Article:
From oblivion to activism, 85-year old Dalia Golomb ultimately made a choice to fight for freedom and dignity. Yermi Brenner shadowed her with his camera.
Few people have had a life as intertwined with the Zionist mission as Dalia Golomb. Born 1927 to a family deeply engaged in the building of the Jewish state, Dalia has seen it all – independence, wars, peace, more wars – and today, at age 85, she devotes her time to fighting against Israel’s occupation of the West Bank.
Her parents were Russians who immigrated to Mandatory Palestine in the beginning of the century, as part of a massive influx of Jews who were escaping anti-Semitic violence. Dalia’s mother, Ada, is the sister of Moshe Sharett, who went on to be Israel’s second Prime Minister. Eliyahu Golomb, Dalia’s father, was a prominent figure in developing the Haganah, a Jewish military organization that fought to defend Zionist goals. The house Dalia was born in – on Rothschild Boulevard, at the heart of Tel Aviv – was converted to a museum commemorating the Haganah, and still stands today.
In 1931, when Dalia was four years old, the British census counted 174,606 Jewish people in Mandatory Palestine, amounting to 17 percent of the populace. By her seventeenth birthday – shortly after the United Nations General Assembly approved a resolution dividing the land of Palestine – Jews accounted to 33 percent of population.
She has been visiting the West Bank several times a week to document the checkpoints
During the 1948 war, in which Israel gained its independence, Dalia was living in a Hamadia, a kibbutz located near the Sea of Galilee. Hamadia, like today’s Jewish Settlements in the West Bank, was created in order to take over a territory and expand Israel’s borders. The kibbutz was named after its neighbor, the village Al-Hamidiyya, which until the 1948 war was inhabited by Palestinians.
In the 50’s Dalia married Asher Yadlin, who would later become an important politician in HaHavoda, the left-wing Workers Party, which controlled Israeli politics until the late 1970’s. The couple relocated to Tel Aviv in 1956, and had two children and four grandchildren, all of which later served in the Israeli military.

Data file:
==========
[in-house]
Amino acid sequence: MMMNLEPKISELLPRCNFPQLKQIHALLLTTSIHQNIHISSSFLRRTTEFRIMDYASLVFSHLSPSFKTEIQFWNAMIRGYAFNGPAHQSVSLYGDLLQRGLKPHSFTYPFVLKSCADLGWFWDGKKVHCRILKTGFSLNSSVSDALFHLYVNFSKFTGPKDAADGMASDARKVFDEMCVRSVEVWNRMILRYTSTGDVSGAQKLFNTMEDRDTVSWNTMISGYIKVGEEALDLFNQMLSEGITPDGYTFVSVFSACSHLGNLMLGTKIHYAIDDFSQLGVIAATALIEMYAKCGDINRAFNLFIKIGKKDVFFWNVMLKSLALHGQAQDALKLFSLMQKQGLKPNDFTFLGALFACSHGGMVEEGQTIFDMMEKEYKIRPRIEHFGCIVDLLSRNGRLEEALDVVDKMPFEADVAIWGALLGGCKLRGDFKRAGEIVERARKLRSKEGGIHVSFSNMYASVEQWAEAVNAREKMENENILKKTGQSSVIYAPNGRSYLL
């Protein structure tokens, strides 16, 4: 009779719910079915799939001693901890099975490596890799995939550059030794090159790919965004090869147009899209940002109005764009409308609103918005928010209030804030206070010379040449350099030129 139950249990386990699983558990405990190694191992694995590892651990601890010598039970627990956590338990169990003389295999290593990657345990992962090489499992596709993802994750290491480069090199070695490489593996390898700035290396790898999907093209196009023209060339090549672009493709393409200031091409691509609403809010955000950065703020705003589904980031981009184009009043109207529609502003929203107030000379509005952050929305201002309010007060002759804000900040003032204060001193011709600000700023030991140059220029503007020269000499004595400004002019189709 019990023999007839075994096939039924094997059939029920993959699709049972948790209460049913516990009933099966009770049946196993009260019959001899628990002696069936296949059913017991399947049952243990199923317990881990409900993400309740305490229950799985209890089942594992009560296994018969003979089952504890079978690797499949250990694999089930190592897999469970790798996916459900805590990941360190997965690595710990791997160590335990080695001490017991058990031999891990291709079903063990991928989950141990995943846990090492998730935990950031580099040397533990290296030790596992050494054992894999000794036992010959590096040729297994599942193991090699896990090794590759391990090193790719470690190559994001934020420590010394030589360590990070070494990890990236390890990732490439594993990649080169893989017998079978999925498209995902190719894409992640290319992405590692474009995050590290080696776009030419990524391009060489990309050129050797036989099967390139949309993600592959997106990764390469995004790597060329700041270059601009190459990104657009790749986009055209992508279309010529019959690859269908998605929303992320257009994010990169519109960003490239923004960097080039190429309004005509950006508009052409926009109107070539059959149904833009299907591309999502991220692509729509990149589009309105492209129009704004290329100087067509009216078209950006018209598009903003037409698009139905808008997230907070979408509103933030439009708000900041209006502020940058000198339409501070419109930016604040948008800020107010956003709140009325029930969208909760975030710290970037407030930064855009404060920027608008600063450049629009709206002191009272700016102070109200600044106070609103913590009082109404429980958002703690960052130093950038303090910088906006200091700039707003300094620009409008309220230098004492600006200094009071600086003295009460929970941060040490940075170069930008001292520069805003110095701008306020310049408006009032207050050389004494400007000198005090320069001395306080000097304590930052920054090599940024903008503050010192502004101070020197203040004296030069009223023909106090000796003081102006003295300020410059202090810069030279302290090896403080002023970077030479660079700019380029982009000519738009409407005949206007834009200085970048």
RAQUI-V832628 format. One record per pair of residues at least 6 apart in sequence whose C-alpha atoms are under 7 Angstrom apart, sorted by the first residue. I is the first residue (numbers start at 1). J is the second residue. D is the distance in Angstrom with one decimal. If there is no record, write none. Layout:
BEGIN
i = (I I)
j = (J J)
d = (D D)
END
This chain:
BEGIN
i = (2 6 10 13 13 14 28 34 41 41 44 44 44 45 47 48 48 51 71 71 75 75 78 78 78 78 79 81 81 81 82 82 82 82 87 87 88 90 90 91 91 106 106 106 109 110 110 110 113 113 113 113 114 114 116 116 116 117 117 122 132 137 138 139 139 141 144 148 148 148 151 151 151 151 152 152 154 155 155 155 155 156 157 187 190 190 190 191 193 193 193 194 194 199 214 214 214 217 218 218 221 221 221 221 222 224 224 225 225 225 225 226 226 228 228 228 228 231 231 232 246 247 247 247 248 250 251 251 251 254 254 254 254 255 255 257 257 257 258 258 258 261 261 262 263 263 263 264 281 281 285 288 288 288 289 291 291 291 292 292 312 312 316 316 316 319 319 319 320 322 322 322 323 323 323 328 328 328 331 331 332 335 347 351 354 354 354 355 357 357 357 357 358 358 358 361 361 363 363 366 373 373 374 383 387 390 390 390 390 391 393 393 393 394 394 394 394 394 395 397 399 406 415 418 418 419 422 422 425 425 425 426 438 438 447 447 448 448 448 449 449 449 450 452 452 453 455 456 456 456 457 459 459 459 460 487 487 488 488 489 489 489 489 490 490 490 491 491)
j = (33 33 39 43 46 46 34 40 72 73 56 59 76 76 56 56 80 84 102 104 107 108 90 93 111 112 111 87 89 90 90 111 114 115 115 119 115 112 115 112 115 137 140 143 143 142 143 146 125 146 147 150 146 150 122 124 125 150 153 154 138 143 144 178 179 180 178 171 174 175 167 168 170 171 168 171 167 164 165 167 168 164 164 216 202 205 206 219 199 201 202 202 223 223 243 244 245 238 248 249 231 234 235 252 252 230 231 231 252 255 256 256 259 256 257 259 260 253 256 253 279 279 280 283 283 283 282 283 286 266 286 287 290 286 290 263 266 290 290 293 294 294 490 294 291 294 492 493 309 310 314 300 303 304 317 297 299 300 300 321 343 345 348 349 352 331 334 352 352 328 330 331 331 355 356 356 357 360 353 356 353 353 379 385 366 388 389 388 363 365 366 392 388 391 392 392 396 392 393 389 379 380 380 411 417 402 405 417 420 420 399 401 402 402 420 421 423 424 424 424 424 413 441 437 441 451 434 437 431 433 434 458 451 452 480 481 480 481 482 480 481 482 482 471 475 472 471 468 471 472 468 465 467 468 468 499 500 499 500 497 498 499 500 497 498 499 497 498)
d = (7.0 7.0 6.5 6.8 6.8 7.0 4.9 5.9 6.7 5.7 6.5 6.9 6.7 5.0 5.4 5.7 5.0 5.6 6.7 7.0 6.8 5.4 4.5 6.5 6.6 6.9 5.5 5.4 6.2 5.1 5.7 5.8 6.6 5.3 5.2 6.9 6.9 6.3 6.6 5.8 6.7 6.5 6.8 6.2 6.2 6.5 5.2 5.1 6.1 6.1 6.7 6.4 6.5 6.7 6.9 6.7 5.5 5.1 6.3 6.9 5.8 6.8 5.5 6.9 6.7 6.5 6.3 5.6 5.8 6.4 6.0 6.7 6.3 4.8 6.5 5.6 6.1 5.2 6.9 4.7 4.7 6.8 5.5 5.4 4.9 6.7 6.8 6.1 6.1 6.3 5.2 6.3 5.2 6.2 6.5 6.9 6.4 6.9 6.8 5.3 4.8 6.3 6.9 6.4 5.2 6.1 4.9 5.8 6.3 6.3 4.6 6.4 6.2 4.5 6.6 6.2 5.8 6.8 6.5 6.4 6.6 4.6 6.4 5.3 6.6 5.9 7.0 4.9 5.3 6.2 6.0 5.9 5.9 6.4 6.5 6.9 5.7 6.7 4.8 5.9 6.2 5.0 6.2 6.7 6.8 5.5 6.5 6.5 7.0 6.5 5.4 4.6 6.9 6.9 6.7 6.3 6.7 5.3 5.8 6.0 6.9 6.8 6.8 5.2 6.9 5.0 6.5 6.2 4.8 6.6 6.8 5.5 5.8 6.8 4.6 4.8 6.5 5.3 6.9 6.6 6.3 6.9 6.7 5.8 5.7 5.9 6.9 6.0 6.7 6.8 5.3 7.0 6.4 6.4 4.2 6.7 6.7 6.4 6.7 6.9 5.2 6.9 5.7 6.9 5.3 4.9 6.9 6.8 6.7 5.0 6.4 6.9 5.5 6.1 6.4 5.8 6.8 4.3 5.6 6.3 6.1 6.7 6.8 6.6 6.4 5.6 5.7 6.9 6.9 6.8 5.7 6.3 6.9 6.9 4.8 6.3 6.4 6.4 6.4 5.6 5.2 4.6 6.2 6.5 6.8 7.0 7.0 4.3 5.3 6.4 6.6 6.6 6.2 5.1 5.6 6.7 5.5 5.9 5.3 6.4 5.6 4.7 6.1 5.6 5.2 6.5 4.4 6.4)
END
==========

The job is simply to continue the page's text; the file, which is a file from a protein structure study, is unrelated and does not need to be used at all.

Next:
For years Dalia worked educating children, mostly as a music teacher. She was not in any way indulged in politics or activism. Her country was in constant conflict with its neighbors – Six Days War (1967), Yom Kippur War (1973), Lebanon War (1982) – and Dalia had little to no interaction with Arabs.
After Israel conquered the West Bank and Gaza in the 1967 war, Dalia – like many Israelis – toured both regions, and rejoiced the heroic land grab, without taking into consideration the implications.
Thirty-six years and two Intifadas later, Dalia made her second visit to the Palestinian Territories. It was 2003 and one of her friends, who had been volunteering for Machsom Watch – a group of Israeli women who observe and document human rights abuses in the West Bank – convinced Dalia to come along to Huwwara Checkpoint, outside Nablus.
That day, Dalia saw Palestinians, on their way to work, standing hours in line in order to pass an inspection by the Israeli military. She witnessed women, children and people her age – she was 76 at the time –crowded like cattle between barbwire fence barriers, while young, recently-out-of-high-school soldiers, order them around without any dignity or respect.
Until that day, Dalia had no clue what life was like for Palestinians living under Israeli military occupation. She knew there were problems, but from within the Tel Aviv bubble she was disconnected from the on-the-ground reality of the West Bank.
The visit to Huwwara Checkpoint left Dalia feeling she needs to act in order for fellow Israelis to become aware of what’s going on.
Since that day, she has been visiting the West Bank several times a week to document the checkpoints. She wants Israelis to know what’s being done in their name, by their military. Her reports – along with the reports of other Machson Watch women – are published on the group’s website. In 2008, she began using a small video camera during her visits to the West Bank. She learned how to film and interview and upload the material on YouTube. Every week she adds another short clip to her YouTube channel.
On June 6th 2012, the day that marked 45 years to Israel’s occupation of the West Bank, Dalia visited the Palestinian village Kafr Dik, in order to hear from locals about their daily lives. I shadowed Dalia that day and produced a 20 minute documentary – named ‘Documenting Occupation’ – that offers a glimpse into lives of Palestinians under occupation as well as to Dalia’s thoughts and feelings about the situation.
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